• All three of them are primarily shooty, but have at least one big "beatstick": Building an army purely for assault won't get you too far (Argueably not exactly true, YMMV), but having at least one tough guy will keep your opponent honest.

This isn't the only successful paradigm for building a list, but understanding "Beatsticks anchoring lots of mobile fire teams" (Or "Heavy Cavalry + Horse Archers") will get you far.

More detailed specifics will are found in the "Individual Army Tactics" of course.

  • MSU: Multiple Small Units

Many small units has both advantages and disadvantages in 8th. Scoring is done by counting the 'most models within 3" of the objective", so more models give you a better chance of capturing an objective. And the player with less individual units will have a good chance of getting the first turn. On the other hand, many small units allow you to fill more or bigger detachments, so you get more command points. The advantage of smaller units is tactical flexibility in movement, you can use them better as speed-bumps for enemy assaults and you have more diversity in units. In addition, because armies are deployed one unit at a time alternating between both players, an MSU player will most likely have deployed nothing but cheap chaff squads up to the point where his opponent has to set up his most important units, thus giving advantageous information to the MSU player.

  • Skirmish army for that guy The rules in the index tell you that if you 'cannot' field a minimum sized unit you can field less and only pay points for the models you do field. A brigade of 3 HQ and 6 tac sergeant, 3 veteran sergeants, 3 assault sergeants and 3 devastator marines with a lascannon is thus a viable build. Yes. 1 model units. 13 points for a tactical squad consisting of a single sergeant, or 24 with a combi-flamer. The HQ's are the expensive part here, but if you're not worried about command points you can just field endless auxiliary detachments. The problems: overwatch fire killing every single charging model, plus your own overwatch fire is reduced (who cares). The fun: your opponent having to use his demolisher or artillery piece to shoot single marines. Oh, and you're very likely to get tabled. Good for a laugh in casual games though.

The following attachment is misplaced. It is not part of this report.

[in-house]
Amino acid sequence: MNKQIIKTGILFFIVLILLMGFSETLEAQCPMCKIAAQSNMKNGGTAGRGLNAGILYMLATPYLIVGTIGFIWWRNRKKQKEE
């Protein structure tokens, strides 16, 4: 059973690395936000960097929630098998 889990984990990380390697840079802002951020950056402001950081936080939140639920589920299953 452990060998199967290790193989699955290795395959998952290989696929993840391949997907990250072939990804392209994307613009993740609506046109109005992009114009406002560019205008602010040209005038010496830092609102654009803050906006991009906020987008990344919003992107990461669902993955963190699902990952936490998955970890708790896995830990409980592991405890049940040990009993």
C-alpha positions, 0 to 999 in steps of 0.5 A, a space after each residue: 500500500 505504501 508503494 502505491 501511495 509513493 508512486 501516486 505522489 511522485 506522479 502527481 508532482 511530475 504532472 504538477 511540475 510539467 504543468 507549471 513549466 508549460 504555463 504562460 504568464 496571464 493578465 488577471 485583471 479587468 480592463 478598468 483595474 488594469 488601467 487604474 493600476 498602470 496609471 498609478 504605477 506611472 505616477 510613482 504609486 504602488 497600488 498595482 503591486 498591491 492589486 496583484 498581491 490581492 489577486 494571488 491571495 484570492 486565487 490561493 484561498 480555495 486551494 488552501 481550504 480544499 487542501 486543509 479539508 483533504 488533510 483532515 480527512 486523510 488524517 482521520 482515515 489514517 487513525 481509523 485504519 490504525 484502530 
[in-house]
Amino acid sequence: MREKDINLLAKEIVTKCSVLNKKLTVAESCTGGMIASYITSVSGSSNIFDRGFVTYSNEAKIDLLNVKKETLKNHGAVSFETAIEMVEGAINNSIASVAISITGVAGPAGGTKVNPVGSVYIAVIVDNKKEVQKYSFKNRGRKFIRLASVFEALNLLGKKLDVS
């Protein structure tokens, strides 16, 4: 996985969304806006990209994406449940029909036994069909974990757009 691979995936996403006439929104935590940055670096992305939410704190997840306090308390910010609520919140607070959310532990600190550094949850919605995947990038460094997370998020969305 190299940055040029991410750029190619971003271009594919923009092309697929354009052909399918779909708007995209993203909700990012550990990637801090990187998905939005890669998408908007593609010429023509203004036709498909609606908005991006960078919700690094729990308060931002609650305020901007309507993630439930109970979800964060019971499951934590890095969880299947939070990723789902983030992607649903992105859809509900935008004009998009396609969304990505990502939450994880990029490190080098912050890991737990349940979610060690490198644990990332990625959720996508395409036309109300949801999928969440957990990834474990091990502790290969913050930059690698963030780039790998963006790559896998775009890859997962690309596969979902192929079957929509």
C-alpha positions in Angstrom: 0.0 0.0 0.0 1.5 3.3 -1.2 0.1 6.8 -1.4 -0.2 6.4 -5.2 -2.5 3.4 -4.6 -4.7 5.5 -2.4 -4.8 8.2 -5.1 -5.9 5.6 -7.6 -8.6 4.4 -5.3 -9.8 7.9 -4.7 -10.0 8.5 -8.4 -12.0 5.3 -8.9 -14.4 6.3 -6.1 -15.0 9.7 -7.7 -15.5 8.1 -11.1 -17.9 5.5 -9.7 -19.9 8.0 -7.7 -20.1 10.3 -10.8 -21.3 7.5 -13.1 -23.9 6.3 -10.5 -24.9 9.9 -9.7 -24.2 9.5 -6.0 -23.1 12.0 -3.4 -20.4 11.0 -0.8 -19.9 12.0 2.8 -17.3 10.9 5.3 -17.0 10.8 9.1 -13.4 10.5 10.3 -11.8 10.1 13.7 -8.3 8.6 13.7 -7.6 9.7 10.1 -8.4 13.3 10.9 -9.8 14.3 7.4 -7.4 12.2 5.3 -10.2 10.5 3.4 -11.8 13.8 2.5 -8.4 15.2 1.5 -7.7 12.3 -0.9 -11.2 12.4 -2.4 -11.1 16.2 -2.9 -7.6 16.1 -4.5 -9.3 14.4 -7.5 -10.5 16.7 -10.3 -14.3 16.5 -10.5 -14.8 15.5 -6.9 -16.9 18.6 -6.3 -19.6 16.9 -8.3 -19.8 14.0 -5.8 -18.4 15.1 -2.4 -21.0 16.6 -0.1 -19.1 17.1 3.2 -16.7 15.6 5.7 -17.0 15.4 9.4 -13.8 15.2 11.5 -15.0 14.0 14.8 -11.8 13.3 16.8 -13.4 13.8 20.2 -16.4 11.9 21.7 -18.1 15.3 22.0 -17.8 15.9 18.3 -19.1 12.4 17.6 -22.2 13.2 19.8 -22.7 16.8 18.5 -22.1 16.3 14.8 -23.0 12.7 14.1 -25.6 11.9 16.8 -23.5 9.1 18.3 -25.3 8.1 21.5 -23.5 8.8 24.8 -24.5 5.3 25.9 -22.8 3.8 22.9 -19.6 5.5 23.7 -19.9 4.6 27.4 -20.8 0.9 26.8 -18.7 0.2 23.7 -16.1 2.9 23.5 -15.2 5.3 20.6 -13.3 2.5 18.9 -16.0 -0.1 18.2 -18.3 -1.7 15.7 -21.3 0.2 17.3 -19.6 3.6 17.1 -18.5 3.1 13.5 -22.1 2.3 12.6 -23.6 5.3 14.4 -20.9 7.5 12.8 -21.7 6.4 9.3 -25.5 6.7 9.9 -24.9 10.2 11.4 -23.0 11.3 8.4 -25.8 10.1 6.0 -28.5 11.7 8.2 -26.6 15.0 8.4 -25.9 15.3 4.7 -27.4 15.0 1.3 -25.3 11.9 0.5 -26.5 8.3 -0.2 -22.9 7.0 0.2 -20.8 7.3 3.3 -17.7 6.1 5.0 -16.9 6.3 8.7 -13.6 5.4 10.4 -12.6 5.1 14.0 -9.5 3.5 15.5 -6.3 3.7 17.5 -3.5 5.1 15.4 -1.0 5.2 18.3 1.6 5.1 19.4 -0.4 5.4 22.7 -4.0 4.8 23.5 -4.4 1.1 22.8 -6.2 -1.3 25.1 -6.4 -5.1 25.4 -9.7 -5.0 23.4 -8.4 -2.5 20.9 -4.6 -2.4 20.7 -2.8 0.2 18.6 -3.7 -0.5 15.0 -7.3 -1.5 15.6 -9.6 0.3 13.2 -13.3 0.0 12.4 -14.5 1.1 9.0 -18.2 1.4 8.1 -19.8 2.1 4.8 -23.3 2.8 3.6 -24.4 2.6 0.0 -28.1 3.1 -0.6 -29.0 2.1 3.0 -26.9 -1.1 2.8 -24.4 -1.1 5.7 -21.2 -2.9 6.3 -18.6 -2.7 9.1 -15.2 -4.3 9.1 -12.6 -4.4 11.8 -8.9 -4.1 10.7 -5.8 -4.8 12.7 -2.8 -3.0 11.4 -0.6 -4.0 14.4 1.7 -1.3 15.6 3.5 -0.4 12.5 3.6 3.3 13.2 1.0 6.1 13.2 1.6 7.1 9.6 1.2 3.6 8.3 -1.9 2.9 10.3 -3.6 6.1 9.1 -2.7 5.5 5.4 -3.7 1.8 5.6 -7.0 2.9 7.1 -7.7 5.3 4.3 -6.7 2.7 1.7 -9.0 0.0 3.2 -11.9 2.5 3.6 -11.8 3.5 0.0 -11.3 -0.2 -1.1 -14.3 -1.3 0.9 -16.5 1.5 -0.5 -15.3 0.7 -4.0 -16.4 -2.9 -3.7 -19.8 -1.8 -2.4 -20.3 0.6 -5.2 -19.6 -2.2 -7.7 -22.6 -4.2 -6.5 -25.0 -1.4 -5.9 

• ADDENDUM AND CORRECTION: RAW state "...you can still include one unit of that type in your army with as many models as you have available." RAI seem to indicate that this means you can't have more than a single understrength unit within your entire army, not just per detachment. Actual intention of this remains to be seen as it wasn't addressed in the FAQ.
  • FAQed to only be allowed in Auxillary detachments with in Matched Play, costing 1CP per under-strength squad and preventing them from being used to spam detachments.

Detachments for Dummies[edit]

Outside of Open Play where anything goes, your army needs to be Battle-Forged in order to be usable. While in 7e this meant using either the old Combined Arms Detachment of previous editions or one of the faction exclusive FOCs to make your force into a single Detachment, you now can build an army composed of as many detachments as you see fit to use (as long as it remains within the points limit, of course). While some of them are very similar if not identical to the CAD, many more are modified to emphasize a specific non-Troops slot.